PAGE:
I often get bored from eating the same type of food every day, so I should try out different vegetables and use different recipes to increase the variety of my diet. There are about five groups of vegetables: dark green vegetables, starchy vegetables, red and orange vegetables, beans and peas, and other vegetables (ChooseMyPlate.gov). I eat beans almost every other day because I love the texture of how black beans and kidney beans taste. However, I certainly do not eat enough red and orange vegetables like squash and tomatoes. To improve my habit, I plan on making more frequent trips to the grocery store so I can purchase fresh, in-season vegetable off the produce aisle instead of buying frozen or canned vegetables and beans.

Another bad behavior that I have is that I do not have enough intake of vitamin D. “As a species, we do not get as much sun exposure as we used to, and dietary sources of vitamin D are minimal” (Brody). It is difficult to consume enough vitamin D just by eating wild-caught oily fish, fortified milk, cheese, and eggs, etc. If I am vitamin D deficient, I am at risk of “developing colon and breast cancers, high blood pressure and cardiovascular diseases, osteoarthritis, as well as immune-system abnormalities that can result in infections” (Brody). To ensure that I do not have vitamin D deficiency, I should start taking vitamin D supplement. I have very sensitive skin and I always wear sunscreen, so I avoid the sun as much as possible unless I am driving or walking to class. I am very likely vitamin D deficient. It is recommended that “all sun-deprived individuals, pregnant and lactating women, and adults older than 50” should take “a daily supplement of 1,000 to 2,000 units” of vitamin D (Brody).

I am also sure that I do not get enough vitamin D from my diet, because I always drink fat-free milk and low-fat cheese. Therefore, I need to get the vitamin from taking supplement. Last but not least, I am at risk of my general health if I do not get a cholesterol level test. A study in 2010 found that “barely half of all young men and women are screened for high LDL, the so-called bad cholesterol” (Rabin). High level of cholesterol can lead to heart disease, which is “a chronic condition that can begin damaging blood vessels at an early age” (Rabin). As a young adult in my early twenties, I should be aware of preventive health care like any other age group. To decrease the risk of having high level of cholesterol, I should watch what I eat. For example, I should eat oatmeal, oat bran, fish, nuts, and other high-fiber foods that will lower my cholesterol level.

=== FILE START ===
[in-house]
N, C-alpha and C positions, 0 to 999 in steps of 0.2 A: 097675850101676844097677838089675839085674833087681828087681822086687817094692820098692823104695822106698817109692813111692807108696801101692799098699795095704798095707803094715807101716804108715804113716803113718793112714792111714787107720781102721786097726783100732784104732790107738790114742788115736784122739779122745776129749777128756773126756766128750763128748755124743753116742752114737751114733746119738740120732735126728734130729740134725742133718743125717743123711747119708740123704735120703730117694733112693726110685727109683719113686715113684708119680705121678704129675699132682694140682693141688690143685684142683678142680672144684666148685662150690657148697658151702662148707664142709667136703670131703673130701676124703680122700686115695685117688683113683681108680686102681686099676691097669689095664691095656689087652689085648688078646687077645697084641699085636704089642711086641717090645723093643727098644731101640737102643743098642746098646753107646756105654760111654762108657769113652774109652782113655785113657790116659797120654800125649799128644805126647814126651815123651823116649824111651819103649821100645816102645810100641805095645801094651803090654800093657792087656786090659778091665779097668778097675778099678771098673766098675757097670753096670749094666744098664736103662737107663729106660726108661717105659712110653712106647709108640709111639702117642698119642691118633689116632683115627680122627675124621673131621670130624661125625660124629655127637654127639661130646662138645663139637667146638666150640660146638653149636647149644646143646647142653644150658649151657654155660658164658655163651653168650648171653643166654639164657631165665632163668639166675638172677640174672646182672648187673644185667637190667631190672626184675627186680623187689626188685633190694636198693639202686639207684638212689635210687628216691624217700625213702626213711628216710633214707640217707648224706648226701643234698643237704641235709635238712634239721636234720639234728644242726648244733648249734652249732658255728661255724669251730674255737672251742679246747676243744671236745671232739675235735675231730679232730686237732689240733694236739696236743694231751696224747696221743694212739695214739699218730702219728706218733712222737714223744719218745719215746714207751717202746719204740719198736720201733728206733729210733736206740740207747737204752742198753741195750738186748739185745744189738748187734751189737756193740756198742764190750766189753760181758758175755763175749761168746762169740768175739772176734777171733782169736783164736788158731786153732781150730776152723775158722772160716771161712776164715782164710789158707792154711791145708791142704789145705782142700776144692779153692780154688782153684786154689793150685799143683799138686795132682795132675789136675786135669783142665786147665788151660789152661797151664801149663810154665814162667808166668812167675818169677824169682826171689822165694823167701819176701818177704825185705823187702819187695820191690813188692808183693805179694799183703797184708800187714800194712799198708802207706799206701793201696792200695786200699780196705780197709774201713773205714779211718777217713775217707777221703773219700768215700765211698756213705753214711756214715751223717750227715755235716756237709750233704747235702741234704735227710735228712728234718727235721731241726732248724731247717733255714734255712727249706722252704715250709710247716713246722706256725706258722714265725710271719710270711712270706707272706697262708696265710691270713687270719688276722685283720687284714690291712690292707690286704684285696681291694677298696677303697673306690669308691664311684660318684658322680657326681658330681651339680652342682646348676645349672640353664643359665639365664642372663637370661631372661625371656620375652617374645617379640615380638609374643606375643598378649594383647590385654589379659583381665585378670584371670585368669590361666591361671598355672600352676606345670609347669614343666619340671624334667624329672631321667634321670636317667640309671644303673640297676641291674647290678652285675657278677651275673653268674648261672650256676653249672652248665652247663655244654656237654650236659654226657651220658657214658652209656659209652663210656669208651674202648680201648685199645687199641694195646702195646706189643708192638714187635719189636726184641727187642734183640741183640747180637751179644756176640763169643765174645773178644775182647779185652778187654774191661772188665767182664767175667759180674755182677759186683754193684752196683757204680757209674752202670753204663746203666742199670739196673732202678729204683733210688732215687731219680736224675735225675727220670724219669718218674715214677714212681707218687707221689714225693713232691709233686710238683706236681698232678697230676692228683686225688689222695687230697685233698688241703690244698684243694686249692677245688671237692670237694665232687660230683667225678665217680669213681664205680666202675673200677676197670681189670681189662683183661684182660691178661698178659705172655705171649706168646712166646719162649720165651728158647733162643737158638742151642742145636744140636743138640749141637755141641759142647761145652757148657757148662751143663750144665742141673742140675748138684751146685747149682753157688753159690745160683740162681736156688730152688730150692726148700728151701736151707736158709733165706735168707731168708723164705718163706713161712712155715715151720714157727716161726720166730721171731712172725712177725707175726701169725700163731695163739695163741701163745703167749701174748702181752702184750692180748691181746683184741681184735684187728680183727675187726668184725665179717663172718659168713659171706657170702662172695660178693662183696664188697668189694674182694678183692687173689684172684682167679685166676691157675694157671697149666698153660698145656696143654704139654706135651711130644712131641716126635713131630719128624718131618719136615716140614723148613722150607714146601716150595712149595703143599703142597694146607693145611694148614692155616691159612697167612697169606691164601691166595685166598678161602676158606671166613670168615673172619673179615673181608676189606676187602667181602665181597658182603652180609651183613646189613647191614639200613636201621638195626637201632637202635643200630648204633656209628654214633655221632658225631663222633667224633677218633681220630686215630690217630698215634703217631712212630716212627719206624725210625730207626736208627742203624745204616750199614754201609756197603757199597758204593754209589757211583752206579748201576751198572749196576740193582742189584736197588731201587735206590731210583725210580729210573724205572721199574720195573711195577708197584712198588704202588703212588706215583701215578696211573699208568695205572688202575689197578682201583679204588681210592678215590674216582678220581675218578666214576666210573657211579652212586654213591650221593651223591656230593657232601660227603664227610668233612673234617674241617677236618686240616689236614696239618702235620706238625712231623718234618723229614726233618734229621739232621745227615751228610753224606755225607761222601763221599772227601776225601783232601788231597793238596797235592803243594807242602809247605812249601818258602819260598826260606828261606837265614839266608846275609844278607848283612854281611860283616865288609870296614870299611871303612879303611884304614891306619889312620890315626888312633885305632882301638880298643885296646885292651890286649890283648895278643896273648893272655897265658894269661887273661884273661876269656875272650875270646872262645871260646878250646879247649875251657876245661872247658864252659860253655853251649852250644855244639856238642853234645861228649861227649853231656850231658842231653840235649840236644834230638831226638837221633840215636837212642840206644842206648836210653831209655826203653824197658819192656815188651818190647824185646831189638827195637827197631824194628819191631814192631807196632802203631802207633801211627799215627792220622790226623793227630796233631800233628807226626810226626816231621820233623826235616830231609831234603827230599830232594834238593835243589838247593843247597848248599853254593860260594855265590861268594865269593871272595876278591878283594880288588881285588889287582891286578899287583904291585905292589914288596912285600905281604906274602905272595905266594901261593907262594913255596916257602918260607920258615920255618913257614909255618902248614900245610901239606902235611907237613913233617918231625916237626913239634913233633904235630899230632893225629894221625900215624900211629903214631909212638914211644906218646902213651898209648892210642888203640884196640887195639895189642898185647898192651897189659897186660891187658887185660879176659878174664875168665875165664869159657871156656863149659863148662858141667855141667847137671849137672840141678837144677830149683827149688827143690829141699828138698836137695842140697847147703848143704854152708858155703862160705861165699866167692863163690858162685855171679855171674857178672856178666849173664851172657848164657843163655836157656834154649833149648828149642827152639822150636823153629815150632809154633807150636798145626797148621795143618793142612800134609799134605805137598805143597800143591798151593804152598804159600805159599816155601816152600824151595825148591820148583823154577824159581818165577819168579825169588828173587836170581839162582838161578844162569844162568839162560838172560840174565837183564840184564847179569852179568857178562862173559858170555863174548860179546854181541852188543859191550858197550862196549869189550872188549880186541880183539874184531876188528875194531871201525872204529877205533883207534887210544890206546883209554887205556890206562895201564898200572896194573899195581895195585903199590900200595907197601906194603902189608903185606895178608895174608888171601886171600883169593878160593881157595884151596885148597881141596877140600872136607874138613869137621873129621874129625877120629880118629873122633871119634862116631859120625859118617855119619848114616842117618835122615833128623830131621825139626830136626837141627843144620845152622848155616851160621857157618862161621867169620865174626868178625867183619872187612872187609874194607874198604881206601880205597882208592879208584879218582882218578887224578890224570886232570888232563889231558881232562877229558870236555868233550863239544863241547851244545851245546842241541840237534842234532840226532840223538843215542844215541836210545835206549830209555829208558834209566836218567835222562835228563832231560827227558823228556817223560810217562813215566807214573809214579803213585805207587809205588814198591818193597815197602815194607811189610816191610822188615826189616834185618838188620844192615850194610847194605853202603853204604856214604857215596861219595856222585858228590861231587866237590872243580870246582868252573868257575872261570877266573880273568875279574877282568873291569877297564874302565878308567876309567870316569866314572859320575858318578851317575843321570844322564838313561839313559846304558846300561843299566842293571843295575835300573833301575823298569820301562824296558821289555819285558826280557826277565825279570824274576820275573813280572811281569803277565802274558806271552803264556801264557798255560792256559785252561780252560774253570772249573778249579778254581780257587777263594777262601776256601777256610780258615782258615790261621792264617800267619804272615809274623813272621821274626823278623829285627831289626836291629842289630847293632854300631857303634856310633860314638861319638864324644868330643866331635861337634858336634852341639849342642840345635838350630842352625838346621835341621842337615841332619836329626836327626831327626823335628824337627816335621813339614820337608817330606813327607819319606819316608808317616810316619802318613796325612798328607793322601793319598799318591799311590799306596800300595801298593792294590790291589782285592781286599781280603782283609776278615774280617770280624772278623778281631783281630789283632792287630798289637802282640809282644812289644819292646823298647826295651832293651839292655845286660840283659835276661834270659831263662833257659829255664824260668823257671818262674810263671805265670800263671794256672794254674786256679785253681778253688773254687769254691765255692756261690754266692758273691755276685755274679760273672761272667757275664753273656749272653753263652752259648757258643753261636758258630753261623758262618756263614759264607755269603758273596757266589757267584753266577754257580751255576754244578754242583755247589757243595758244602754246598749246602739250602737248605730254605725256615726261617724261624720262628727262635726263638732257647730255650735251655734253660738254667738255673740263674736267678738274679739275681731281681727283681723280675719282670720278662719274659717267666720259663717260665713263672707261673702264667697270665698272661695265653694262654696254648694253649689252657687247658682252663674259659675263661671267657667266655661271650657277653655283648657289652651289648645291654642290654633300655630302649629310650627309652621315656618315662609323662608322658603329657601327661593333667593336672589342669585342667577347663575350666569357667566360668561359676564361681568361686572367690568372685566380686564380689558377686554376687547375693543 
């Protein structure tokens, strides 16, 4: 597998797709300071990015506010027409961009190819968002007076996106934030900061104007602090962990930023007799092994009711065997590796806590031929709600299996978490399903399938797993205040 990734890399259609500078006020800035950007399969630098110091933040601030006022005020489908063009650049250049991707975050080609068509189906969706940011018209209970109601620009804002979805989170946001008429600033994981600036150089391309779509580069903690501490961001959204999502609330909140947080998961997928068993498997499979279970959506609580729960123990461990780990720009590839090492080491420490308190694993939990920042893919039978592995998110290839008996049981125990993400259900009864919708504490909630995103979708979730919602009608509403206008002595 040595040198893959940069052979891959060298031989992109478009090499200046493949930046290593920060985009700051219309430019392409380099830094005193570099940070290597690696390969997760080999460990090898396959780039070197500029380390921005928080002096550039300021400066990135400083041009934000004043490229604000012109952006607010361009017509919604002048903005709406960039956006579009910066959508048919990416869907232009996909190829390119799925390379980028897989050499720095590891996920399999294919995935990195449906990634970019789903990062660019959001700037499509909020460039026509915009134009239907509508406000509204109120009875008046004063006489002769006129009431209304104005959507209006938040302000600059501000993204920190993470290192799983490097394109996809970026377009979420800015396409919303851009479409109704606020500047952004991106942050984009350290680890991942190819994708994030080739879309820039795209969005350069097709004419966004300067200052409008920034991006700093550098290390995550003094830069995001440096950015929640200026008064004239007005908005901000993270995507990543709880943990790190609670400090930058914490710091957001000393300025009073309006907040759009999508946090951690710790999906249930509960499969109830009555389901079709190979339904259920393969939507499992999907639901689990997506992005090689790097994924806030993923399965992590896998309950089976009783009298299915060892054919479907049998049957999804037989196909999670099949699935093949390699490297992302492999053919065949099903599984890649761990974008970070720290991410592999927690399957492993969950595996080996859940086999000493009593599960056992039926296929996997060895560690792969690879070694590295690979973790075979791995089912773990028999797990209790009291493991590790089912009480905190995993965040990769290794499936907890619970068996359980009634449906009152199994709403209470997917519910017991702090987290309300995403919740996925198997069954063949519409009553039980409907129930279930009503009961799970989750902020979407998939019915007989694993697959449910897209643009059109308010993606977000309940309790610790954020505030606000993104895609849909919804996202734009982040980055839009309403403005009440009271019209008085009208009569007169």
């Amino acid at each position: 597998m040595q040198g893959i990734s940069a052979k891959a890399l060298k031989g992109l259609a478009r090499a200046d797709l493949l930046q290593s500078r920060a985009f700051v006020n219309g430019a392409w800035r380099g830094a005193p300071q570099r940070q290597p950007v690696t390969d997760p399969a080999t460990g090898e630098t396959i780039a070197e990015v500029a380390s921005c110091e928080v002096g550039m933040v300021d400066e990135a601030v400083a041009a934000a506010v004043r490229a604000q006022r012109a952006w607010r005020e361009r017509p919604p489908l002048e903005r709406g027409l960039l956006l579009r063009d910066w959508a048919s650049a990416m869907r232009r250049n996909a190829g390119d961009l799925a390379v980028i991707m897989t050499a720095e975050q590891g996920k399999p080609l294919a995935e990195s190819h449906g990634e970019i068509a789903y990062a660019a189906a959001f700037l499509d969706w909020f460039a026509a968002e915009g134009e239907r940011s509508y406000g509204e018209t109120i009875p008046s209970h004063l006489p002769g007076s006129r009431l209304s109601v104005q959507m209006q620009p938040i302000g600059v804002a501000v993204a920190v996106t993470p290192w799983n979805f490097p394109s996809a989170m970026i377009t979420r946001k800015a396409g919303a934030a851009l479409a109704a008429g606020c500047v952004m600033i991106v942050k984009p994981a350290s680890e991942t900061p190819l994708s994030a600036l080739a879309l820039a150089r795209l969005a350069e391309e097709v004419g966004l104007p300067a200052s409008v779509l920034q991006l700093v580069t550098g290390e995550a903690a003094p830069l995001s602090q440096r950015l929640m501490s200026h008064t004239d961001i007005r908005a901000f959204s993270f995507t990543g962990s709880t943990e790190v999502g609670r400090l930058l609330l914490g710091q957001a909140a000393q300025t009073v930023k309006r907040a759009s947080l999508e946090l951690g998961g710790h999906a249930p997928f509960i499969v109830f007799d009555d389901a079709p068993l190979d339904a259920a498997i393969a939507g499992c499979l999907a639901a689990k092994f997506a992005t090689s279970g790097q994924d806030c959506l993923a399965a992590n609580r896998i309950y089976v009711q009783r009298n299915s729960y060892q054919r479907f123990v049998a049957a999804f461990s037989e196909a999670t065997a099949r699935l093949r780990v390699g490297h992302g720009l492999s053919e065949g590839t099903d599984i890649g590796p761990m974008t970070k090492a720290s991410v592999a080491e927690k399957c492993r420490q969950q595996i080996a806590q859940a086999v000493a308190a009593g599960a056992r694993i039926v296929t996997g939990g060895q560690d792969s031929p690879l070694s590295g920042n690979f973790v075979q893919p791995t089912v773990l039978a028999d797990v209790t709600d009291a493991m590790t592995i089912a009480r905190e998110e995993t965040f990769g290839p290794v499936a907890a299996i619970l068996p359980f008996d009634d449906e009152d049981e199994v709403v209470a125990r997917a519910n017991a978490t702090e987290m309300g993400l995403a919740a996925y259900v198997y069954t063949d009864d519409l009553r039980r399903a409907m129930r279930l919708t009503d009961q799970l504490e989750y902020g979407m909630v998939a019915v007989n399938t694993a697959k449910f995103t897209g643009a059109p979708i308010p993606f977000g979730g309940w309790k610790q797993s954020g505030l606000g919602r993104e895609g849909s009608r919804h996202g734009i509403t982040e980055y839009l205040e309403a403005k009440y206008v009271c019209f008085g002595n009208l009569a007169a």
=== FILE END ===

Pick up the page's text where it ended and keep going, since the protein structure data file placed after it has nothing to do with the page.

Also, now would be the perfect time for me to get my first cholesterol test done, because “the National Cholesterol Education Program Adult Treatment Panel III recommends screening everyone beginning at age 20” (Rabin). Preventive health care is extremely important to everyone. After taking the RealAge Test, I realized that I should take initiative and watch out for what I put into my body. I have always been concerned with having a healthy diet because of my family’s influence. However, sometimes it is difficult for me to eat enough servings of each food group that are suggested for my age and activity level. I wish that I will be consistent with my healthy habits and at the same time, develop more and better habits over time.

Works Cited
Bittman, Mark. “Brown Rice – Not Just for Hippies Anymore.” The New York Times. 10 Nov. 2011. 13 Feb. 2012. . Brody, Jane. “What Do You Lack? Probably Vitamin D.” The New York Times. 26 July 2010. 13 Feb. 2012. . “How Much Is Enough?” The Whole Grains Council. Web. 13 Feb. 2012. . Rabin, Roni. “Screening: Cholesterol Checks for Young Adults.” The New York Times. 2 Aug. 2010. 13 Feb. 2012. . Severson, Kim. “Told to Eat Its Vegetables, America Orders Fries.” The New York Times. 24 Sept. 2010. 13 Feb. 2012. . “What Foods Are in the Grains Group?” ChooseMyPlate.gov. United States Department of Agriculture. Web. 13 Feb. 2012. . “What Foods Are in the
Vegetable Group?” ChooseMyPlate.gov. United States Department of Agriculture. Web. 13 Feb. 2012. . “Whole Grains: An Important Source of Essential Nutrients.” The Whole Grains Council. Web. 13 Feb. 2012. .